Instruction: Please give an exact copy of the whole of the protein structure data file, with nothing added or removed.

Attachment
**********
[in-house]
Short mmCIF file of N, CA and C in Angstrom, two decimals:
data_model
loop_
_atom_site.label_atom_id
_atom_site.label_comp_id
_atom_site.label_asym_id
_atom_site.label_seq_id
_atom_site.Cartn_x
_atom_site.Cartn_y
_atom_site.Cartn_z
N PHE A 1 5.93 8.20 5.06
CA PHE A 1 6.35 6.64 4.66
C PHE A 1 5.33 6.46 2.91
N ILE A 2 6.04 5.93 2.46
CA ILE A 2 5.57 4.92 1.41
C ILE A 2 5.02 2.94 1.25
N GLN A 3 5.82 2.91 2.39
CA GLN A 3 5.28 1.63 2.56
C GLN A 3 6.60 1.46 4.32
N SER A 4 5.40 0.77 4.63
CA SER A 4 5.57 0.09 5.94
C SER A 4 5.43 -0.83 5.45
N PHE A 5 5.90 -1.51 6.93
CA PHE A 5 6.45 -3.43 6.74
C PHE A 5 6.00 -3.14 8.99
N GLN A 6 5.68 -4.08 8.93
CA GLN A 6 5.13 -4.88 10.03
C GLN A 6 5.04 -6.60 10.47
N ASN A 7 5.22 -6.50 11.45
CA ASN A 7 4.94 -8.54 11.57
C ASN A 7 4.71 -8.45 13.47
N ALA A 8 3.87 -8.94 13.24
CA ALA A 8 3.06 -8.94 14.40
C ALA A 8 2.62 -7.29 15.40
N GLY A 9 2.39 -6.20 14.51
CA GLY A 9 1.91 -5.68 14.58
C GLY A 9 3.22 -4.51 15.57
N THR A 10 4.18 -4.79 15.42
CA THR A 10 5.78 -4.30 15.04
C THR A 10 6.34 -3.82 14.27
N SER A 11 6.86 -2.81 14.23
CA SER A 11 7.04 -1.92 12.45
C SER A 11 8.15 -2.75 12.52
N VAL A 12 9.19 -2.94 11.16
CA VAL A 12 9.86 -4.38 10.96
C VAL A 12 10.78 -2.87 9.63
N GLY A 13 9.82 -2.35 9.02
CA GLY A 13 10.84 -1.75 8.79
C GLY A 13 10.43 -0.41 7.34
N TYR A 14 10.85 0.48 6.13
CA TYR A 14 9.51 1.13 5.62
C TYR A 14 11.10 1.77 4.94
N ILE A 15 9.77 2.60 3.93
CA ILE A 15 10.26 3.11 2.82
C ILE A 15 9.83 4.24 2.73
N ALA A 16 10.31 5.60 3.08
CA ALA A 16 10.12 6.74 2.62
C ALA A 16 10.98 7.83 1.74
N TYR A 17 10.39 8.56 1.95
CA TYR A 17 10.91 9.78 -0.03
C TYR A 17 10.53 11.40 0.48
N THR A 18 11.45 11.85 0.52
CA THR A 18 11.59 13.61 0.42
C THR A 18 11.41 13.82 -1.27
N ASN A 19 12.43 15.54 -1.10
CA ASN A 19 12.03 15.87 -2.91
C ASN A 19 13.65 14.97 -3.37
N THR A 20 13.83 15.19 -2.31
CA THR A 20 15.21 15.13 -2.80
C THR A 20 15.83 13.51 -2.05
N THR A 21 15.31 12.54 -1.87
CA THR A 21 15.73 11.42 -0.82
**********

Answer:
[in-house]
Short mmCIF file of N, CA and C in Angstrom, two decimals:
data_model
loop_
_atom_site.label_atom_id
_atom_site.label_comp_id
_atom_site.label_asym_id
_atom_site.label_seq_id
_atom_site.Cartn_x
_atom_site.Cartn_y
_atom_site.Cartn_z
N PHE A 1 5.93 8.20 5.06
CA PHE A 1 6.35 6.64 4.66
C PHE A 1 5.33 6.46 2.91
N ILE A 2 6.04 5.93 2.46
CA ILE A 2 5.57 4.92 1.41
C ILE A 2 5.02 2.94 1.25
N GLN A 3 5.82 2.91 2.39
CA GLN A 3 5.28 1.63 2.56
C GLN A 3 6.60 1.46 4.32
N SER A 4 5.40 0.77 4.63
CA SER A 4 5.57 0.09 5.94
C SER A 4 5.43 -0.83 5.45
N PHE A 5 5.90 -1.51 6.93
CA PHE A 5 6.45 -3.43 6.74
C PHE A 5 6.00 -3.14 8.99
N GLN A 6 5.68 -4.08 8.93
CA GLN A 6 5.13 -4.88 10.03
C GLN A 6 5.04 -6.60 10.47
N ASN A 7 5.22 -6.50 11.45
CA ASN A 7 4.94 -8.54 11.57
C ASN A 7 4.71 -8.45 13.47
N ALA A 8 3.87 -8.94 13.24
CA ALA A 8 3.06 -8.94 14.40
C ALA A 8 2.62 -7.29 15.40
N GLY A 9 2.39 -6.20 14.51
CA GLY A 9 1.91 -5.68 14.58
C GLY A 9 3.22 -4.51 15.57
N THR A 10 4.18 -4.79 15.42
CA THR A 10 5.78 -4.30 15.04
C THR A 10 6.34 -3.82 14.27
N SER A 11 6.86 -2.81 14.23
CA SER A 11 7.04 -1.92 12.45
C SER A 11 8.15 -2.75 12.52
N VAL A 12 9.19 -2.94 11.16
CA VAL A 12 9.86 -4.38 10.96
C VAL A 12 10.78 -2.87 9.63
N GLY A 13 9.82 -2.35 9.02
CA GLY A 13 10.84 -1.75 8.79
C GLY A 13 10.43 -0.41 7.34
N TYR A 14 10.85 0.48 6.13
CA TYR A 14 9.51 1.13 5.62
C TYR A 14 11.10 1.77 4.94
N ILE A 15 9.77 2.60 3.93
CA ILE A 15 10.26 3.11 2.82
C ILE A 15 9.83 4.24 2.73
N ALA A 16 10.31 5.60 3.08
CA ALA A 16 10.12 6.74 2.62
C ALA A 16 10.98 7.83 1.74
N TYR A 17 10.39 8.56 1.95
CA TYR A 17 10.91 9.78 -0.03
C TYR A 17 10.53 11.40 0.48
N THR A 18 11.45 11.85 0.52
CA THR A 18 11.59 13.61 0.42
C THR A 18 11.41 13.82 -1.27
N ASN A 19 12.43 15.54 -1.10
CA ASN A 19 12.03 15.87 -2.91
C ASN A 19 13.65 14.97 -3.37
N THR A 20 13.83 15.19 -2.31
CA THR A 20 15.21 15.13 -2.80
C THR A 20 15.83 13.51 -2.05
N THR A 21 15.31 12.54 -1.87
CA THR A 21 15.73 11.42 -0.82